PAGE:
I’ve always felt guilty about sending home report cards, and I never understood exactly why special educators needed to fill out the exact same report cards as general educators. I’m not referring to the goal progress reports, but the actual report card form that accompanies them.
I feel that when a student who receives special education services (particularly in a moderate/severe setting) is graded on grade-level curriculum, it can appear that he or she isn’t making any progress. As an educator, it’s hard to give low scores when you know how much hard work is going toward building the student’s skills. I’ve always felt like I needed to strike a delicate balance when reporting to parents of students in special education; in spite of the lower academics or scores, I still want them to feel encouraged by what their children are achieving overall.
After filling out the reports, I would feel so bad that I would attach a novel-length note to their goal progress reports that went over all the little improvements they had made so their parents could still understand their growth. Every quarter I said things like, “Wait! Don’t get discouraged! Who cares if they can multiply? They can sort!!” Of course I would then explain why sorting is so important, especially considering that their child wouldn’t sit for five minutes at the beginning of the year. But even still, it was always difficult to show just how hard my students were working and how much they were progressing when, in the same envelope, I was handing the parents a report that displayed all the tasks they weren’t ready for or were making improvement toward.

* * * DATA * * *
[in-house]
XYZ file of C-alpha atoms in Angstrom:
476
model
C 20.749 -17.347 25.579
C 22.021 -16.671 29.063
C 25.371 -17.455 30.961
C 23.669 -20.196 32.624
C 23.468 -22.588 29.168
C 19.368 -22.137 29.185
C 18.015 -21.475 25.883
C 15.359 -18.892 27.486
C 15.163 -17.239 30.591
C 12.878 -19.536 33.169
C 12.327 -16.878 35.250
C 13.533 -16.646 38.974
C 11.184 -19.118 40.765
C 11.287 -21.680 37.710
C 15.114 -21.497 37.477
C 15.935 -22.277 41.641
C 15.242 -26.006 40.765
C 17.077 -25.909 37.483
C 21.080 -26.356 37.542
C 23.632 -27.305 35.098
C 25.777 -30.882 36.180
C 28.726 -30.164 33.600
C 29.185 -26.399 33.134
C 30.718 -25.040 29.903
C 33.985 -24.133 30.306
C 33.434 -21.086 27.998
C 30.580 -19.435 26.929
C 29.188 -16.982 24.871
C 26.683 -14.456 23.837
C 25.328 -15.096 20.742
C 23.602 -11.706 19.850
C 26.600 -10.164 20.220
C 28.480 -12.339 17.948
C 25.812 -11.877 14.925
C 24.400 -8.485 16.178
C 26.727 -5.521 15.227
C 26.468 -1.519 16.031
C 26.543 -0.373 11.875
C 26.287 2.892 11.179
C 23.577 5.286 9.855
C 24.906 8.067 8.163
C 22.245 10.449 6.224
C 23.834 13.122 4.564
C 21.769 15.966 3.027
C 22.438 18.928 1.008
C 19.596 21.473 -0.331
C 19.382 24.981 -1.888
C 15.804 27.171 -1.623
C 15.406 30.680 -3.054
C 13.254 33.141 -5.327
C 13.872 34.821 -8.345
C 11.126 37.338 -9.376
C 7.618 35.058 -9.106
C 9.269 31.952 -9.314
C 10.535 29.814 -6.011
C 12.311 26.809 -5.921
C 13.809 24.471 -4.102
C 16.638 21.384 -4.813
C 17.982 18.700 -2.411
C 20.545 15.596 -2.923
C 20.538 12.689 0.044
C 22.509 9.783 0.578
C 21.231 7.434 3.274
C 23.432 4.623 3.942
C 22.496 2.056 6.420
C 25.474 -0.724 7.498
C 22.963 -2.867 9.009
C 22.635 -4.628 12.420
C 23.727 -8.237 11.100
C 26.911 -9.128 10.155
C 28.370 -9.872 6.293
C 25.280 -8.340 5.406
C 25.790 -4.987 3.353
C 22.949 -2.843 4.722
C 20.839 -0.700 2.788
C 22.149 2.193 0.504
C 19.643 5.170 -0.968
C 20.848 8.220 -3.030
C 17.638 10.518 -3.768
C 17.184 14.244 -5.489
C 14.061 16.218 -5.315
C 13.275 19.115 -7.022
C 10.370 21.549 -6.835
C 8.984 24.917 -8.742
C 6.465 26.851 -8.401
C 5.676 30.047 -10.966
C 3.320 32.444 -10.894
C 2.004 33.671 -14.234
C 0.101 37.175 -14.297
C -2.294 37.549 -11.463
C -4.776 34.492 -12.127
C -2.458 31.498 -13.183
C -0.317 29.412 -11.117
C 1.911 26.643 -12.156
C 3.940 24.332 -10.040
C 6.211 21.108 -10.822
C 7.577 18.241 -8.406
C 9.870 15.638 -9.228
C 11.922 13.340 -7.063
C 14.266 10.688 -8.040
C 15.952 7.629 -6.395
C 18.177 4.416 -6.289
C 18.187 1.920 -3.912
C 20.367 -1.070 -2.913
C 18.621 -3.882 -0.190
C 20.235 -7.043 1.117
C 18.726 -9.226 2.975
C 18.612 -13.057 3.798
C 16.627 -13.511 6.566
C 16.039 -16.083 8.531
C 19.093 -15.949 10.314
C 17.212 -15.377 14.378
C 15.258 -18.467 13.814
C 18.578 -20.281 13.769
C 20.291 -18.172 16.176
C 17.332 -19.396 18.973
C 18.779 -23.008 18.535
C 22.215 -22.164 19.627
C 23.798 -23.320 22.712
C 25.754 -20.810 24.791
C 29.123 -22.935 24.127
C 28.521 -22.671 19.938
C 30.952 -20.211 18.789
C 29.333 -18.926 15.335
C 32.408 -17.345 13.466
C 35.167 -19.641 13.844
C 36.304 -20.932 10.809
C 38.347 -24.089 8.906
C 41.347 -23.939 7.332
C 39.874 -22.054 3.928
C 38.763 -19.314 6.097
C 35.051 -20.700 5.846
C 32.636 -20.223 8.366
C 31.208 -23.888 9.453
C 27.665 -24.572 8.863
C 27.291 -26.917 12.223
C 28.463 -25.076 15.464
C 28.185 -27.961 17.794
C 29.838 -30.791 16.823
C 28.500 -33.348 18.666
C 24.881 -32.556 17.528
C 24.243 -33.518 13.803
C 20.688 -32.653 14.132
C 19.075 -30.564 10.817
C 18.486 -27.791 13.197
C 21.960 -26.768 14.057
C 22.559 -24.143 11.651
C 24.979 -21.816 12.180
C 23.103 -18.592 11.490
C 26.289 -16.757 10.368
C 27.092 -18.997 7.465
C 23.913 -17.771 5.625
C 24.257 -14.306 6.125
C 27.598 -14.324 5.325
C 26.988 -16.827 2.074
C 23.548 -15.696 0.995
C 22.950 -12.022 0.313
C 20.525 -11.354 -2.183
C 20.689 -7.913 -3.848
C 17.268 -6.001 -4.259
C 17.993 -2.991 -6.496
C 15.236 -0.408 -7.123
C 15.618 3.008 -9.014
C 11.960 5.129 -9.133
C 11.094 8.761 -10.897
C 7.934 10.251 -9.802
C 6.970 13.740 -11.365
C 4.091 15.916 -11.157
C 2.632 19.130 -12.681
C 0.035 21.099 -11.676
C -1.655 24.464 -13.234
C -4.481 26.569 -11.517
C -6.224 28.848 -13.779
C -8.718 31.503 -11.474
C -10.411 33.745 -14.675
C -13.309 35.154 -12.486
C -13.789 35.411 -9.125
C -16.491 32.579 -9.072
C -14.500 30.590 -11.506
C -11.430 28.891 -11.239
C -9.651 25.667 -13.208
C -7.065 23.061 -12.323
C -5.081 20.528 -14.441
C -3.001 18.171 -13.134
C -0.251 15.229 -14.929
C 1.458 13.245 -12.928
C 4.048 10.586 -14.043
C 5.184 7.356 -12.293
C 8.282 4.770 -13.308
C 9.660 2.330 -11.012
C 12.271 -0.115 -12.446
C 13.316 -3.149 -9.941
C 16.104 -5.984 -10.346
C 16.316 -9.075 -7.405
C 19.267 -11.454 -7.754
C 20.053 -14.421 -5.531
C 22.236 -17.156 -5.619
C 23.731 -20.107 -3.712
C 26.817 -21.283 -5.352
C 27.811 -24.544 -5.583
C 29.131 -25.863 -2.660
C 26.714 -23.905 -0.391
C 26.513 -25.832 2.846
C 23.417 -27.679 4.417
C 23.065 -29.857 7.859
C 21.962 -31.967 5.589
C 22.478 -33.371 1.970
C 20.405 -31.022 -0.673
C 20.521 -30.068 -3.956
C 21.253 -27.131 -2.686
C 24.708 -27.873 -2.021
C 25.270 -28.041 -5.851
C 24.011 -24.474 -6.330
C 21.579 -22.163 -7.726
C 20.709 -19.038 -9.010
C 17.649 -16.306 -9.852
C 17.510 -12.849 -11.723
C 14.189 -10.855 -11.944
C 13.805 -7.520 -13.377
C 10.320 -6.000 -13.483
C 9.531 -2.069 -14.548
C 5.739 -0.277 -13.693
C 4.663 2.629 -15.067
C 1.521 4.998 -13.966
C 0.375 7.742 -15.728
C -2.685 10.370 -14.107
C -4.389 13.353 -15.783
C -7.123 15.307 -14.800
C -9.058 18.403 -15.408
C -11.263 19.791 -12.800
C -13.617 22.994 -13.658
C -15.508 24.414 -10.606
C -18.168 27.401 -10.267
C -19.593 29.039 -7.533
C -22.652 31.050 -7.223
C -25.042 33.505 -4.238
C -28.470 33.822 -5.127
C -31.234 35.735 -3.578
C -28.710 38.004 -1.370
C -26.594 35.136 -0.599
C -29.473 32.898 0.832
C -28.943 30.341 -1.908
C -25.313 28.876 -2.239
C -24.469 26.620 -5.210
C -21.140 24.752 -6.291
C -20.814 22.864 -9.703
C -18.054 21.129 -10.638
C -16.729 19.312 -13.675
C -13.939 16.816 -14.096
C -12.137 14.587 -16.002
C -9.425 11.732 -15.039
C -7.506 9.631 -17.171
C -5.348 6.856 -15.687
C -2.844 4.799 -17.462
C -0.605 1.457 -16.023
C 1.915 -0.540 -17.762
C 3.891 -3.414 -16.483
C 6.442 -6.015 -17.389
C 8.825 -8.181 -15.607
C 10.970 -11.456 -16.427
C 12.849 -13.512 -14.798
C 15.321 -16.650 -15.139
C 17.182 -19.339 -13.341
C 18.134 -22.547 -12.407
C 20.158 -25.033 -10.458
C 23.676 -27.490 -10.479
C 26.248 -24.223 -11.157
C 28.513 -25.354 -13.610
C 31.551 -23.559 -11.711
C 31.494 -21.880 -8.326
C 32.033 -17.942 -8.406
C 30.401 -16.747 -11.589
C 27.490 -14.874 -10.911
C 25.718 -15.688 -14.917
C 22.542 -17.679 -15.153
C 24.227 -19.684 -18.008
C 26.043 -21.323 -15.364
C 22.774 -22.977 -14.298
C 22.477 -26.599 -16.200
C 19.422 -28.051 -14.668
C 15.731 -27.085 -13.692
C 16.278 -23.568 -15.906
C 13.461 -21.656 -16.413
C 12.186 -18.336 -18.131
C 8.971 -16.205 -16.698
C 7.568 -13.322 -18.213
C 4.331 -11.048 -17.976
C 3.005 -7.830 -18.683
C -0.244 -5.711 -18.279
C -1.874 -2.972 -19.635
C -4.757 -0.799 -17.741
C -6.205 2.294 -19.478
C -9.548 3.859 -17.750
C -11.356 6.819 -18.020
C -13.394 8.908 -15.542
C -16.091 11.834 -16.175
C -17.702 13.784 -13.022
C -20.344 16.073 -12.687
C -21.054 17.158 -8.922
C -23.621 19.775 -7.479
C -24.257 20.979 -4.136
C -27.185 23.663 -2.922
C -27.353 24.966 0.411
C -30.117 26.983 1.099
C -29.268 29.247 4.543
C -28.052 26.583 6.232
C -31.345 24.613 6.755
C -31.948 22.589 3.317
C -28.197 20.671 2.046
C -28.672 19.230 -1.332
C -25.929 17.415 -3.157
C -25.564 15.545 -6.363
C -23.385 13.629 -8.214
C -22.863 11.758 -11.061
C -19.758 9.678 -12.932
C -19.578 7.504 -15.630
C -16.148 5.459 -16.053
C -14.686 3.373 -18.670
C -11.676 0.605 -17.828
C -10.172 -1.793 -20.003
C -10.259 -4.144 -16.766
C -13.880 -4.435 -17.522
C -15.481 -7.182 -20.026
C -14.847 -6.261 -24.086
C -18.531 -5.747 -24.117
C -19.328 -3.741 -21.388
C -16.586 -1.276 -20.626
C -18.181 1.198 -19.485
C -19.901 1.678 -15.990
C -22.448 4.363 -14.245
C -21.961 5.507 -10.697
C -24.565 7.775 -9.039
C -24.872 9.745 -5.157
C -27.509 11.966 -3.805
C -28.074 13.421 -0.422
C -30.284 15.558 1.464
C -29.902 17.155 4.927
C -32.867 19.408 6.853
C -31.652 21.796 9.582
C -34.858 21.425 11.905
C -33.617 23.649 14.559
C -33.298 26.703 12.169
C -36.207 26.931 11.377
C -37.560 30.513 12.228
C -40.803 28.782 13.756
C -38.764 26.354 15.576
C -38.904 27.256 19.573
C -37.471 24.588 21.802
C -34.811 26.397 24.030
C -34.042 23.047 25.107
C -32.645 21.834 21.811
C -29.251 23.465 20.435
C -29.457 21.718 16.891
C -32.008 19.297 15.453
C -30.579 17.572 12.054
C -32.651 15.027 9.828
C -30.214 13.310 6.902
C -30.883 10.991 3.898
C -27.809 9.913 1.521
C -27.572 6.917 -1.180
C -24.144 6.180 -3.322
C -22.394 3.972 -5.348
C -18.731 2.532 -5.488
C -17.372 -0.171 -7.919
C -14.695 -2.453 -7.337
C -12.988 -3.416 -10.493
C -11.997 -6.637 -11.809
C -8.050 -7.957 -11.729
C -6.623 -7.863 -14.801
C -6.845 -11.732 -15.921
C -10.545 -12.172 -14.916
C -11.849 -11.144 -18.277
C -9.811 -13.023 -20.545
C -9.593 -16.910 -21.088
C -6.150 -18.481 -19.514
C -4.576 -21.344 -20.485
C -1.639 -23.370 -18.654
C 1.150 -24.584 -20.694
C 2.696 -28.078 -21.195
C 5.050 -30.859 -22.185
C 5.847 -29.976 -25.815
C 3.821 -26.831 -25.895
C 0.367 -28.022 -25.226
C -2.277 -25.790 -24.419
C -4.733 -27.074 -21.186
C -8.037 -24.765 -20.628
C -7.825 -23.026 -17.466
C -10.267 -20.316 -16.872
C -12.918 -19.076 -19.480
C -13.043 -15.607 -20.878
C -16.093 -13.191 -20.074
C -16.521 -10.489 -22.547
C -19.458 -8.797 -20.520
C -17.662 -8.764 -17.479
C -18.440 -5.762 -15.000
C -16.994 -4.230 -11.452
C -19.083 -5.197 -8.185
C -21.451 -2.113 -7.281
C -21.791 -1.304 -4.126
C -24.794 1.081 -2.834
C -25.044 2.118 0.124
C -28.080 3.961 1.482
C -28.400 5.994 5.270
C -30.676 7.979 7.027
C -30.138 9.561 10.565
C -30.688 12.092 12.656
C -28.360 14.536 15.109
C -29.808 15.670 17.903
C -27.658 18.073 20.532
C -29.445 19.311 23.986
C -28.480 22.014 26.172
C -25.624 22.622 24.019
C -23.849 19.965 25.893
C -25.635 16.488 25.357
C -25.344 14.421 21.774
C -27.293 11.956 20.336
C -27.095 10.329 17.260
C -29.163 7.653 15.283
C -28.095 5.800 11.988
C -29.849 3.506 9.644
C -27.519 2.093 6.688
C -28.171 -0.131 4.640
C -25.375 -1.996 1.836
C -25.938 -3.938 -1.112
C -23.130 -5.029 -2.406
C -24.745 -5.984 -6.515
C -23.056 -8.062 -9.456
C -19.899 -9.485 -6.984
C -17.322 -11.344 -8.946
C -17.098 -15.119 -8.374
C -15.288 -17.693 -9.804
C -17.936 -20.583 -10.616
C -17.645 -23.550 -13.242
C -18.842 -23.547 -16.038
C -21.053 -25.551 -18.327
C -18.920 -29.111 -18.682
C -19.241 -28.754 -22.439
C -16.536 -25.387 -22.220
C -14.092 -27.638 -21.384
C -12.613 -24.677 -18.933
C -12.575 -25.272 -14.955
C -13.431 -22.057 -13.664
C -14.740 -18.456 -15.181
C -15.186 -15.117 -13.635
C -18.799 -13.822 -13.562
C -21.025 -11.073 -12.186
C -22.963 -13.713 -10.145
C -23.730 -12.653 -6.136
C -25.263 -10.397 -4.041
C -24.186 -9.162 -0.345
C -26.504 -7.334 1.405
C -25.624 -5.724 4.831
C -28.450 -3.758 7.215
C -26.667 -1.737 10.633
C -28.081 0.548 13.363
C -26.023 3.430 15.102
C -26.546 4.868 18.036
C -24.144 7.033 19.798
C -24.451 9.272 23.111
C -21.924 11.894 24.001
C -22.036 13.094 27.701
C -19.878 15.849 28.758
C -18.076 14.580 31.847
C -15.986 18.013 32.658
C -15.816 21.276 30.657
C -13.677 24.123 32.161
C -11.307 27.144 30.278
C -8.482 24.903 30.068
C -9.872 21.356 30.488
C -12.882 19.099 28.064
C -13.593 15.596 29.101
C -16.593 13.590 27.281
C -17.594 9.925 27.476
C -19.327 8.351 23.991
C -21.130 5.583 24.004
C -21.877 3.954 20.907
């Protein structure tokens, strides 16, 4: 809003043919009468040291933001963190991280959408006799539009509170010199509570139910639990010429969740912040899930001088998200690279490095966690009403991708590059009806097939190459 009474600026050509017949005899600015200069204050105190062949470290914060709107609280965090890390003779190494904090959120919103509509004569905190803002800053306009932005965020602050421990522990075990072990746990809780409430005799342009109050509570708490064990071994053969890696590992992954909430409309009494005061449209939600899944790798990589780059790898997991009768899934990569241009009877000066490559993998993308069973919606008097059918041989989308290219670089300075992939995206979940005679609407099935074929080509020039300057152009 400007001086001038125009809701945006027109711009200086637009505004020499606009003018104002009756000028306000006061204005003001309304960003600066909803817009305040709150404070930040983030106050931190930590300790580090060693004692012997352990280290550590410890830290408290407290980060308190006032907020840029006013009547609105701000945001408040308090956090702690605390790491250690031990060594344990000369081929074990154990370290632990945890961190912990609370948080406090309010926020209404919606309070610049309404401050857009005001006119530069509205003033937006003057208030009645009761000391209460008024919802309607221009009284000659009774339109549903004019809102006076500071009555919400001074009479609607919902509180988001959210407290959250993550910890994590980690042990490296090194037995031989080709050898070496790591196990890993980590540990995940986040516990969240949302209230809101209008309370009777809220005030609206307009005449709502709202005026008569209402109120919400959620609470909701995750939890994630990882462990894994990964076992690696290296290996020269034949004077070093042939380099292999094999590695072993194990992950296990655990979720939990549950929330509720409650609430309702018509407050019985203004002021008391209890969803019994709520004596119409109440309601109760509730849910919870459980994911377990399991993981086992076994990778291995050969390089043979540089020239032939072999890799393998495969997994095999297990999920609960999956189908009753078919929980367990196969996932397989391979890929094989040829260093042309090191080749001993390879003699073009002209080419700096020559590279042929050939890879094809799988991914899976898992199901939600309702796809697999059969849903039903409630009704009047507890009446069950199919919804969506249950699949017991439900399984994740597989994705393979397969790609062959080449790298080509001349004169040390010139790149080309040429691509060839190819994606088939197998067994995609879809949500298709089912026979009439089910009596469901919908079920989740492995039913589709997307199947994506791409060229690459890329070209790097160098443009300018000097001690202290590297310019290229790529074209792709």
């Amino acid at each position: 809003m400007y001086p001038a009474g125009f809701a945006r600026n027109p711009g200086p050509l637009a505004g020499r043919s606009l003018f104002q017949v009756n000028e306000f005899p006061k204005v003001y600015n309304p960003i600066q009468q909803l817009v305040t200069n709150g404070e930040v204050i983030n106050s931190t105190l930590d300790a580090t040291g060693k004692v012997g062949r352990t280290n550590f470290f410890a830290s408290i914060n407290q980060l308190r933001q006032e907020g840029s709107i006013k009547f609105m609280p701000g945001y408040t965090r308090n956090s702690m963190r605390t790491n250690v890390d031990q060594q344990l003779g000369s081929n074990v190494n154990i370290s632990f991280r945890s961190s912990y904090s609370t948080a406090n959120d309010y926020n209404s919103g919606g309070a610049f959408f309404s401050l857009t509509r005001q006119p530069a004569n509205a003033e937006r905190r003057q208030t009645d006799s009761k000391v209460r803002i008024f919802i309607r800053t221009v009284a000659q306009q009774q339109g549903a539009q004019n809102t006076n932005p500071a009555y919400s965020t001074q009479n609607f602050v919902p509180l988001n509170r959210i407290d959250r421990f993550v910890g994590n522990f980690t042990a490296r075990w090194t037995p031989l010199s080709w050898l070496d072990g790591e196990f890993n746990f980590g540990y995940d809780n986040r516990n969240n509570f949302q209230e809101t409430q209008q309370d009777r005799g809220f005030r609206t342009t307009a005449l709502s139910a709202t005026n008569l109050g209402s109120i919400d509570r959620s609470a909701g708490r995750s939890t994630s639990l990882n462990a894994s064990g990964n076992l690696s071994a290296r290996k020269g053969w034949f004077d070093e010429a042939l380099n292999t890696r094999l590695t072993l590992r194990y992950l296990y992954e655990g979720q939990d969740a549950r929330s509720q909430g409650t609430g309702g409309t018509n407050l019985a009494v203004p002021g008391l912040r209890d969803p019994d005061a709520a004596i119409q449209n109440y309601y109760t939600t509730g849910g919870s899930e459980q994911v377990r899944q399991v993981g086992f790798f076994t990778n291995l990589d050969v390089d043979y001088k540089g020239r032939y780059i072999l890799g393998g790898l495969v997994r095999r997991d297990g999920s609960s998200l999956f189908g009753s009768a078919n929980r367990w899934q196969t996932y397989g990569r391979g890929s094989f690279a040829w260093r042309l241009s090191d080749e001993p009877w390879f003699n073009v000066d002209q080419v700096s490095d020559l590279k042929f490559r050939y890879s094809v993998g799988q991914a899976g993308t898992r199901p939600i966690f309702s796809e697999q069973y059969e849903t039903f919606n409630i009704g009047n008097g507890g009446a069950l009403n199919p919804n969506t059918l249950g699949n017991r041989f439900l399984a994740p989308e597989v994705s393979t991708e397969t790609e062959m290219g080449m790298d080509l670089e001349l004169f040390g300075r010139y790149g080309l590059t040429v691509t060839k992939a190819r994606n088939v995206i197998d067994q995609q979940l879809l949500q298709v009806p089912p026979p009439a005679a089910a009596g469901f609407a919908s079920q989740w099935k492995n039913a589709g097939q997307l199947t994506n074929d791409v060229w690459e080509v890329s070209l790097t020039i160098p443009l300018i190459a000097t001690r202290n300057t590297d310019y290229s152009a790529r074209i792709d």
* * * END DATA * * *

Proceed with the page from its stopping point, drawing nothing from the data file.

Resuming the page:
I thought it would be cool if special educators were allowed to break down the general education report card like we do with curriculum so students could be scored on what sub-categories of grade-level subjects they were working on, rather than the subject as a whole. For example, I have had students who were beginning to understand that coins have different values and could count small amounts of money, but they certainly weren’t ready to figure out their change or add large sums together. When it came to the report card, I had to give them a low grade for that area of math, but behind that score so much progress and understanding had taken place!
I’m really hoping things will be different this year at my new school. I will always feel nervous about translating student progress to parents, but one of the benefits of working in a specialized school is that we can somewhat tailor the report cards to our students. We still need to show growth as a class and assess curricular areas, but I am able to spend more time addressing their goals and academic tasks specific to their level rather than grading areas they are not ready for.
I may still need to attach a novel to explain just how much my students have grown, but if it helps parents become as excited about what their students are doing as we are in the classroom, then it’s worth it.